As Americans delay elective surgeries and avoid doctors and hospitals during the coronavirus pandemic, healthcare spending declines have more than offset the added costs of COVID-19 care, insurance executives and experts say, boosting U.S. health insurer profits.
While extended hospital stays, particularly in intensive care units, can rack up massive bills for individuals, that pales compared to the savings from millions of Americans delaying care. Those savings also outpace the costs to insurers of waiving COVID-19 related co-pays, deductibles, tests and other care, which most insurers have agreed to waive.
UnitedHealth Group Inc, the largest U.S. health insurer, last week posted first-quarter earnings above Wall Street expectations and kept its profit forecast in place for 2020, despite an economy battered by massive layoffs and business shutdowns to slow the spread of the virus. Anthem Inc, Humana Inc and Cigna Corp expect a similar trend.
Executives at Cigna, the health insurance giant, have signaled to investors that the coronavirus pandemic isn’t hurting the company’s business and has been a profitable boon. In a meeting with analysts, Cigna’s CEO explained that although they were seeing higher medical claims for treating coronavirus, those costs were being offset by hospitals’ canceling elective surgeries and other procedures.
Cigna is not the only insurer poised to gain. A model developed by UBS analysts shows insurance companies will benefit if up to 14% of the U.S. population is infected with COVID-19, according to a March 30 report. That would be about 45 million people, compared with just over 1 million confirmed infections so far.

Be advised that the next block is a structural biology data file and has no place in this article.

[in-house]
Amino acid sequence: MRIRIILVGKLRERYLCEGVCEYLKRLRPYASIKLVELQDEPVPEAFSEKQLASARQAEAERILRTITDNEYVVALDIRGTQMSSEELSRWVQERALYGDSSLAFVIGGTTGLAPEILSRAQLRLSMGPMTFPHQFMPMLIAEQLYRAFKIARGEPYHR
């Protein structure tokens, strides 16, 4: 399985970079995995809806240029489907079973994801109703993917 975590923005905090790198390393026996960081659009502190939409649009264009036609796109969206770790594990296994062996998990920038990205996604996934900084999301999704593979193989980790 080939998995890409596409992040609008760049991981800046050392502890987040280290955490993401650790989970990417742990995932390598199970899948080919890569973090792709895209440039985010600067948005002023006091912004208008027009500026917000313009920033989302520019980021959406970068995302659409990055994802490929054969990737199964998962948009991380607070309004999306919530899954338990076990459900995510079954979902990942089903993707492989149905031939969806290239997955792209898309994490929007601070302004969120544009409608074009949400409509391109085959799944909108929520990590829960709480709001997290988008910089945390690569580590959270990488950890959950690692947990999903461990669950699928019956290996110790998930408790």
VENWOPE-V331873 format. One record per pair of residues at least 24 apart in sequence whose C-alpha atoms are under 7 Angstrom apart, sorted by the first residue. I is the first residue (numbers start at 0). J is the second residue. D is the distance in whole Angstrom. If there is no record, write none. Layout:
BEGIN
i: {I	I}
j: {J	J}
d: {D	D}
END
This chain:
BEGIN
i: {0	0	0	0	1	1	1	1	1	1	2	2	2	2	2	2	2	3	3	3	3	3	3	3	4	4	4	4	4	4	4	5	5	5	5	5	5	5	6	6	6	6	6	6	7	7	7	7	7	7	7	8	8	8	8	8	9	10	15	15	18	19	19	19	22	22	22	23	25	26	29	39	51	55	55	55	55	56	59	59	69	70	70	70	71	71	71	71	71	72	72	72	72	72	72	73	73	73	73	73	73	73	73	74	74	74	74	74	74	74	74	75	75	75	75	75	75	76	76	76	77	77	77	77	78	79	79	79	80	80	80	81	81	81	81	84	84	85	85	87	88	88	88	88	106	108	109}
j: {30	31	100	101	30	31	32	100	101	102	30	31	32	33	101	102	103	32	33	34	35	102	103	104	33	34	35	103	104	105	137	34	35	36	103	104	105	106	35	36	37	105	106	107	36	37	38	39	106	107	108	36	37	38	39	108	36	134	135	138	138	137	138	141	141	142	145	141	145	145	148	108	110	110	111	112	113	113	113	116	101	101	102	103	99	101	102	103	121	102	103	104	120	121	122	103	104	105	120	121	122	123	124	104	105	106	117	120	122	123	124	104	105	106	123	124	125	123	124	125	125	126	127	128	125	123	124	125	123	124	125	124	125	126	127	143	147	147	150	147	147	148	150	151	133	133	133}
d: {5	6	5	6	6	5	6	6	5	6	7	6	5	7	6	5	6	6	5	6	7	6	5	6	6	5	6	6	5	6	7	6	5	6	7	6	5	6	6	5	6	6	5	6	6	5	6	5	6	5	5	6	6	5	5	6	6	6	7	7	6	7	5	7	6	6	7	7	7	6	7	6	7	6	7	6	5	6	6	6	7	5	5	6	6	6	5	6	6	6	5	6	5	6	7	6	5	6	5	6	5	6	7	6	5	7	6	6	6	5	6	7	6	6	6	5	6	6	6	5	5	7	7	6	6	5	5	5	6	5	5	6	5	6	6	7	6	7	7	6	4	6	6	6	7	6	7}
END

But that hasn’t stopped these companies and their well-paid lobbyists from asking for bailouts and legal immunity. America’s Health Insurance Plans, the powerful health insurance lobby, has proposed that the federal government provide subsidies to employers and individuals to keep their insurance coverage, as well as funding for a program to help commercial insurance plans that incur “extraordinary, unplanned costs” from COVID-19.
“I have never seen a drop in utilization the way we are seeing it happen right now, so in some ways it’s a little bit surprising to me that the industry is looking for support on risk corridors and things like that,” Fischbeck said. “A lot of investors at least are thinking this could actually be a positive for managed care.”